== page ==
# Video: Properties of Rational Functions

Answer the following questions for the rational expressions 6(𝑥 − 2)/(3𝑥² − 6𝑥) and (6𝑥 − 3)/2𝑥. Find the product of 6(𝑥 − 2)/(3𝑥² − 6𝑥) and (6𝑥 − 3)/2𝑥. Is the product a rational expression? Would this be true for the product of any two rational expressions?

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### Video Transcript

Answer the following questions for the rational expressions six times 𝑥 minus two over three 𝑥 squared minus six [𝑥] and six 𝑥 minus three over two 𝑥. The questions are find the product of six times 𝑥 minus two divided by three 𝑥 squared minus six 𝑥 and six 𝑥 minus three over two [𝑥]. Then we need to know is the product a rational expression and would this be true for the product of any two rational expressions.

The first step tells us to multiply these rational expressions. So let’s start there. Before we multiply these rational expressions, let’s see if we can reduce either one of the terms. I notice that in the denominator here both three 𝑥 squared and six 𝑥 have a common factor of three; they also have a common factor of 𝑥.

If we pull out that common factor of three 𝑥, we can rewrite the denominator in an equivalent form of three 𝑥 times 𝑥 minus two. We just bring down the numerator. We haven’t changed the numerator. And all of a sudden, we can see that the numerator and the denominator have a factor of 𝑥 minus two. 𝑥 minus two divided by 𝑥 minus two would be equal to one; those factors cancel out.

I also notice that six over three can be reduced. Six over three can be reduced to two over one. Our first rational expression can be reduced to two over 𝑥. And the numerator of our next rational expression I notice a common factor of three. If we take out the factor of three, we can rewrite the expression three times two 𝑥 minus one over two 𝑥. It doesn’t look like there’s anything that can be cancelled out in this expression. So we can just bring it down to the next line. As I did that, I recognise that there’s a two in the numerator of one expression and in the denominator of another expression. Two over two would be equal to one. So those two cancel out.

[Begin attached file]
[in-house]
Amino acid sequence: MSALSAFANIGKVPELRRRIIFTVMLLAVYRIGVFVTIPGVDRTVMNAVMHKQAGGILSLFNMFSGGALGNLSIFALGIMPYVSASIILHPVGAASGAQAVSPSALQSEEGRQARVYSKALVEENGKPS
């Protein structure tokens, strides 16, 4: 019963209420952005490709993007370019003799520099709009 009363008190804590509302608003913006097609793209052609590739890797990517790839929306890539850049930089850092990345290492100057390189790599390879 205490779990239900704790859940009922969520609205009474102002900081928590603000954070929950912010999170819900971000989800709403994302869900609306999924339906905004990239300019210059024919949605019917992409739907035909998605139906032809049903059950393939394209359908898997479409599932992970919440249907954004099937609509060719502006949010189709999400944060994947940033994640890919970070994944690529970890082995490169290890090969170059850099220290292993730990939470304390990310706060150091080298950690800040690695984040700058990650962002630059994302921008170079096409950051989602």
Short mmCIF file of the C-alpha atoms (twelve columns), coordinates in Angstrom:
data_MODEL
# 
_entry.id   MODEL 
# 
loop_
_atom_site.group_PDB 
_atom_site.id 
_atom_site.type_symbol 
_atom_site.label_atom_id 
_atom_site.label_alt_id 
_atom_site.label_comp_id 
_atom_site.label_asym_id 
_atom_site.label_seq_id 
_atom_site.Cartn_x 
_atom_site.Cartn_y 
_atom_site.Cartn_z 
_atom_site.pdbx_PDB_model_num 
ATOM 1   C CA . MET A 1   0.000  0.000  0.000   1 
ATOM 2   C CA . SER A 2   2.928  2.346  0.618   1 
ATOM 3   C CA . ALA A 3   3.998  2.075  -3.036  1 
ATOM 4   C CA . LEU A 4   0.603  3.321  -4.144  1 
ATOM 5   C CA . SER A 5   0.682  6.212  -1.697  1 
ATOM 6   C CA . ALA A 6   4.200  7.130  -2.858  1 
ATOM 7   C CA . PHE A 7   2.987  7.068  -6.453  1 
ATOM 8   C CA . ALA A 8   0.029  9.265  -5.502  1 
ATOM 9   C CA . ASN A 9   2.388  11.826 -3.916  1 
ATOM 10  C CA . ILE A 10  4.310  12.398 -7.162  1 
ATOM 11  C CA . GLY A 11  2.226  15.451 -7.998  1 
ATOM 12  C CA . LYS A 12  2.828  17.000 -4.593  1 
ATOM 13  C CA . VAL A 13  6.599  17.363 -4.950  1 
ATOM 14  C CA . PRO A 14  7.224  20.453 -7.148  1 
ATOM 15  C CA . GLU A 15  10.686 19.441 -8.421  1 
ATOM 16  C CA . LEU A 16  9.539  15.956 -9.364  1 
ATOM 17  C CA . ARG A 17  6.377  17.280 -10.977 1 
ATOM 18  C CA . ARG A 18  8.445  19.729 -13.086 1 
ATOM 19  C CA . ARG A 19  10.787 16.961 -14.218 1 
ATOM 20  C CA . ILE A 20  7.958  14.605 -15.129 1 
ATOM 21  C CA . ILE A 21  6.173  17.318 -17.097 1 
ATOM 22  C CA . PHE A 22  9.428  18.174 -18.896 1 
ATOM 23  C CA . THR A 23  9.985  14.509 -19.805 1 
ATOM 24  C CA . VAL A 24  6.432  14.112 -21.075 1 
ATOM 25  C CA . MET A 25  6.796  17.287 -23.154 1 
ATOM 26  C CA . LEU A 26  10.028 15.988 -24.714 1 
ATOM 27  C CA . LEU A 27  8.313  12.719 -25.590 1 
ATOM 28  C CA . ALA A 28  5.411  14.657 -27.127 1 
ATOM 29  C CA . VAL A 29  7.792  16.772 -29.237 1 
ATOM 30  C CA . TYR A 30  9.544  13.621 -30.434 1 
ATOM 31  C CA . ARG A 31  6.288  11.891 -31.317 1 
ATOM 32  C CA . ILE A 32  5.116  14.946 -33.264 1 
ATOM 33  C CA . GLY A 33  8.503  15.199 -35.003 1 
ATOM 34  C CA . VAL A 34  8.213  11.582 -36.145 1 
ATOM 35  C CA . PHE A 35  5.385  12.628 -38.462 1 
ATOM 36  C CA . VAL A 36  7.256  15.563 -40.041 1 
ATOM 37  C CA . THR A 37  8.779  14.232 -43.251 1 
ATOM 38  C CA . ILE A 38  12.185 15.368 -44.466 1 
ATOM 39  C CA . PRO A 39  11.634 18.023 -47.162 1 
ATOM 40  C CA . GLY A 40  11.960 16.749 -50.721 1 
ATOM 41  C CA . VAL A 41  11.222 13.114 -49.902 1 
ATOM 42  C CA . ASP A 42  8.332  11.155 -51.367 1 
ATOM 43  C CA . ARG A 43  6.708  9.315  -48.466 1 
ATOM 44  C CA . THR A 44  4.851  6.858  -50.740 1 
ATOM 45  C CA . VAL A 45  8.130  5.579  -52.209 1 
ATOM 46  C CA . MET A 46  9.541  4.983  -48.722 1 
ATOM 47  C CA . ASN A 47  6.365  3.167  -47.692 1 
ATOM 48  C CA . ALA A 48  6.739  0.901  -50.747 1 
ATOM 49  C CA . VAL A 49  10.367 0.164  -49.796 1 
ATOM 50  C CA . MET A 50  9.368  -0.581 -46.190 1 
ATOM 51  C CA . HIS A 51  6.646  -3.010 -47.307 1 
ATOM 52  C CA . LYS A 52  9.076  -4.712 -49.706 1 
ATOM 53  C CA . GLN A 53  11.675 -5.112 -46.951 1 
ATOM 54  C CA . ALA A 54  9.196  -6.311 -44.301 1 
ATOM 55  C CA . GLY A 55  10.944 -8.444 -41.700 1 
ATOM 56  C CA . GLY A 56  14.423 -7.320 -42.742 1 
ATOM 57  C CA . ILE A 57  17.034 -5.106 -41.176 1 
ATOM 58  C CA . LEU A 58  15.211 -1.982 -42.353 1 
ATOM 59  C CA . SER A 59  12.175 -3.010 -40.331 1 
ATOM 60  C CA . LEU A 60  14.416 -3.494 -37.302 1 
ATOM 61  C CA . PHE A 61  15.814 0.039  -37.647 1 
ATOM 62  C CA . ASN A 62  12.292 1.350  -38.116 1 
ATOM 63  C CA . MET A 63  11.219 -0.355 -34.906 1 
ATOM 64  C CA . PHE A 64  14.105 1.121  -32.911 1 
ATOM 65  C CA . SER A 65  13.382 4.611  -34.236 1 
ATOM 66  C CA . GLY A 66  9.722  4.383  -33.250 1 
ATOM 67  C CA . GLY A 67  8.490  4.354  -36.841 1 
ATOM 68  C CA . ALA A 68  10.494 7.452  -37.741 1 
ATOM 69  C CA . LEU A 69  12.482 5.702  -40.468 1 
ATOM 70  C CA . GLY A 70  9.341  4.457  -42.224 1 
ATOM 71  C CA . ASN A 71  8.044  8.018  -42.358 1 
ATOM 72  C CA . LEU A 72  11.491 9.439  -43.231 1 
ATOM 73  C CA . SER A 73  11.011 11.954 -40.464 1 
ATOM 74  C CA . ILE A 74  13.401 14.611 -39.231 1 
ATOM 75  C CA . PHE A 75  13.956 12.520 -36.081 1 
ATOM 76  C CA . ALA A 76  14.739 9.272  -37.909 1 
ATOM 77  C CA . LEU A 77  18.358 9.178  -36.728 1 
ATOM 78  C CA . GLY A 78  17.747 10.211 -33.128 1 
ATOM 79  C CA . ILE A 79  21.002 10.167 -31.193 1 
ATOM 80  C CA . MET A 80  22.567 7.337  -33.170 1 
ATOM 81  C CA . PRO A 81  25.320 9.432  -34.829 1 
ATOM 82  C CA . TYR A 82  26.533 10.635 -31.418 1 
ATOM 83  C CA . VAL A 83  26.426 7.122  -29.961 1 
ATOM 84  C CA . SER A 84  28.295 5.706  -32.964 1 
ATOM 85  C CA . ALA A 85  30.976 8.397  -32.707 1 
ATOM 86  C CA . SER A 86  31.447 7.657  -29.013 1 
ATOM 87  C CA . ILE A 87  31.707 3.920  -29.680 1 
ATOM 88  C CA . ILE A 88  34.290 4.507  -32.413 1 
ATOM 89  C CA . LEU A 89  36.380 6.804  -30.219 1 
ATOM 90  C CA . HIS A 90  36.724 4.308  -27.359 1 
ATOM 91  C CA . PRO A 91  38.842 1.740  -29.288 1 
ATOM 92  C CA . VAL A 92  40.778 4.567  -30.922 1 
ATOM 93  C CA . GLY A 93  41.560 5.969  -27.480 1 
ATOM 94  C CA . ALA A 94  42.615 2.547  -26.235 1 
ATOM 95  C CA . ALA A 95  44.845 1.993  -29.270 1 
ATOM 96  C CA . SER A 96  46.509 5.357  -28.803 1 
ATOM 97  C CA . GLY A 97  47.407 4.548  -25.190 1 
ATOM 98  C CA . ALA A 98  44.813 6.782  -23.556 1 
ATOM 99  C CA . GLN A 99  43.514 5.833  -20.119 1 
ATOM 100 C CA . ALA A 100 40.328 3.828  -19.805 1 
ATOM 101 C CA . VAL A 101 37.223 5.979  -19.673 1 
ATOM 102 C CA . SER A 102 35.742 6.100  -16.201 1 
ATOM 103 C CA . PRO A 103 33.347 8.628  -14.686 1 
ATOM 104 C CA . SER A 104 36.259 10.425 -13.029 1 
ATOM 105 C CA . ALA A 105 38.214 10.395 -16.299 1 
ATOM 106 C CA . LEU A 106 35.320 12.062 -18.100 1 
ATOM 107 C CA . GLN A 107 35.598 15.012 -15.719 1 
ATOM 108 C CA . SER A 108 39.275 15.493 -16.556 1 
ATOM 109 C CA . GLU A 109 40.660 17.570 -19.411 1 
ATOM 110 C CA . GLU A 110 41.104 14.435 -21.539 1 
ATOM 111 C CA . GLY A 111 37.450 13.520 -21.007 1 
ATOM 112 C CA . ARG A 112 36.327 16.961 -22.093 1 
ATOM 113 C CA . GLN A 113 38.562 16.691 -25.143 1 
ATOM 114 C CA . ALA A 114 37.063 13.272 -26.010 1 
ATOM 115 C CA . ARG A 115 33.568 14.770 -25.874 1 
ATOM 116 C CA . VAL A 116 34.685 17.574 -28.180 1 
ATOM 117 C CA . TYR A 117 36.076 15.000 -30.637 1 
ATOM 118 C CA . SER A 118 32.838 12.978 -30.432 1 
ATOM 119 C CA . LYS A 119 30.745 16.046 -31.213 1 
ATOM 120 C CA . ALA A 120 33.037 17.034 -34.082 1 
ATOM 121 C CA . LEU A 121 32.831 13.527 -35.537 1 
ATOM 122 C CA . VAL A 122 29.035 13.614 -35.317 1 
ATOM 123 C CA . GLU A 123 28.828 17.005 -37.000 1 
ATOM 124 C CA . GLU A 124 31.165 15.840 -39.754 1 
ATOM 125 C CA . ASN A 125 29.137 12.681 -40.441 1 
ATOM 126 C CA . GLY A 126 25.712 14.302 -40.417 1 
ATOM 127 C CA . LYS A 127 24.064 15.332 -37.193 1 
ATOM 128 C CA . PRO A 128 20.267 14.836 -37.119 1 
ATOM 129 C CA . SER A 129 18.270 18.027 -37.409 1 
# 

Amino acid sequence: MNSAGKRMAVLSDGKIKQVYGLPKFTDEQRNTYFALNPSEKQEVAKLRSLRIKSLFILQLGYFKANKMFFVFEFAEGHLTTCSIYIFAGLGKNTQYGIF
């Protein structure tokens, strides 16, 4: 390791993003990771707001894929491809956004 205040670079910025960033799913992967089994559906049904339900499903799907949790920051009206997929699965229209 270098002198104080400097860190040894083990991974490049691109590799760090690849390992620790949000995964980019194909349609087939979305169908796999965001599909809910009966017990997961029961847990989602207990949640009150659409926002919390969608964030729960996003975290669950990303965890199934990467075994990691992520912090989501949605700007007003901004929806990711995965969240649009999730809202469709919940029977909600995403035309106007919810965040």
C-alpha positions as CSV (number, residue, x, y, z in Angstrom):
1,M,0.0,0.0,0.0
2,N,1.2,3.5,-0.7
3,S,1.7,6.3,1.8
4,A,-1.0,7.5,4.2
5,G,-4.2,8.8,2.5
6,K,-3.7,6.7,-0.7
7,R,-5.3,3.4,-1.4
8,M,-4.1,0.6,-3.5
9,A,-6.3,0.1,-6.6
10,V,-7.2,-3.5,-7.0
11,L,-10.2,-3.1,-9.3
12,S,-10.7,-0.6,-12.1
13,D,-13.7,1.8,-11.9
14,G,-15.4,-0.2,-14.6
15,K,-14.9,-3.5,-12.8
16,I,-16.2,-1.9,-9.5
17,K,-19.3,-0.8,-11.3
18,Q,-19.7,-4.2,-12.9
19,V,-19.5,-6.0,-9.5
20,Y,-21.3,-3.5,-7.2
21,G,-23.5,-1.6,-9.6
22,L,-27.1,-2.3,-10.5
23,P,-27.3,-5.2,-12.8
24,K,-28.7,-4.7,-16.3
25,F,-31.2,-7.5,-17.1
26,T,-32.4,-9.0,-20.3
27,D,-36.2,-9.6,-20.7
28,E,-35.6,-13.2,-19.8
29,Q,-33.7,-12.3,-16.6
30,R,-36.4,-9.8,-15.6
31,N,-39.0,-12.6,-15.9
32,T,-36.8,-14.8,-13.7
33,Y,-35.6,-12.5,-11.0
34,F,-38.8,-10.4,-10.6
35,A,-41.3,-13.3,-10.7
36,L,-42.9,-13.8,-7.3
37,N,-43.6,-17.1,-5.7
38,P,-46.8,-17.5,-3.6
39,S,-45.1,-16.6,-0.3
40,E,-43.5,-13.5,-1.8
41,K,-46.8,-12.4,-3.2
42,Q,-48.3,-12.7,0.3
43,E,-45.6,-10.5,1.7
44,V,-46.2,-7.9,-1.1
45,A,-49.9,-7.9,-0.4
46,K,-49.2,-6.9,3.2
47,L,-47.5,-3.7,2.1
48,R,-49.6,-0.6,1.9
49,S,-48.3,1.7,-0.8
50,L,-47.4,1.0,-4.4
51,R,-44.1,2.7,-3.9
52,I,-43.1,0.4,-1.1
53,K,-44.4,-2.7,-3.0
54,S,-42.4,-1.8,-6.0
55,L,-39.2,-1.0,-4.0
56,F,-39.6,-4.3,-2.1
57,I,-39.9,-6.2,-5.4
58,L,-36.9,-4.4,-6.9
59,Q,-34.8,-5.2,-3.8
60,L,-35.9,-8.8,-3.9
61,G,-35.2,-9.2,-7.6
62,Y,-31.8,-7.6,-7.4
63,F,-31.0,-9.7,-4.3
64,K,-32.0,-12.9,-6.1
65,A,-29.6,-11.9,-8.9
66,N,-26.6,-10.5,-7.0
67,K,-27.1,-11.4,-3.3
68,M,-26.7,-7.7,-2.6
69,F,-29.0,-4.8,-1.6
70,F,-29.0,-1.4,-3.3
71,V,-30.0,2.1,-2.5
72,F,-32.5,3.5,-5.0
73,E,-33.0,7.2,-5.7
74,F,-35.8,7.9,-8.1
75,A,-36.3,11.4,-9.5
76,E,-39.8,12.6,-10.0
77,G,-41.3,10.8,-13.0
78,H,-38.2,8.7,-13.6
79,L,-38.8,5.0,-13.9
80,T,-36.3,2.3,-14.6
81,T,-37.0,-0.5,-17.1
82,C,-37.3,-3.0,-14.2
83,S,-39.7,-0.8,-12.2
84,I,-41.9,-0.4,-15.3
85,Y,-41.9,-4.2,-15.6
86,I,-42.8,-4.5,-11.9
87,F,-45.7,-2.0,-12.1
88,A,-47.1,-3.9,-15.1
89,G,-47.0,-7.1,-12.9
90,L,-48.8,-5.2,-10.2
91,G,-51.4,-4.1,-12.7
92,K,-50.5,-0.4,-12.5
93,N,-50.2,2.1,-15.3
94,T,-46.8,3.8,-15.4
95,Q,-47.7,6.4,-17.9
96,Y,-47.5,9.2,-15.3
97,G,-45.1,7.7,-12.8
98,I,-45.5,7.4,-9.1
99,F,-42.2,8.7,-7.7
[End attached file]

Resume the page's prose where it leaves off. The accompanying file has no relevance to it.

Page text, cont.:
Now we can multiply. Remember that when we’re multiplying fractions, we multiply their numerators by each other and their denominators by each other. One times three 𝑥 times two 𝑥 minus one looks like this and 𝑥 times 𝑥 would be 𝑥 squared. The product for our first part of this question equals three times two 𝑥 minus one over 𝑥 squared.

The next question wants to know is the product a rational expression. A rational expression is nothing more than a fraction in which the numerator and/or the denominator are polynomials. Our product has a polynomial in the numerator, which makes it a rational expression.

The last question is asking us this would this be true for the product of any two rational expressions. The question is asking us if we multiply two fractions with polynomials in the numerator and/or the denominator, would they produce a fraction with polynomials in the numerator and/or the denominator. Yes, this would be true for any two rational expressions.

Just a note that’s not really part of this question, but it’s important to remember that for this expression 𝑥 cannot be equal to zero because we can’t divide by zero. So anytime you see an 𝑥 or an 𝑥 squared in the denominator in an expression like this, we always know that 𝑥 cannot be equal to zero. There’s not a solution at that point.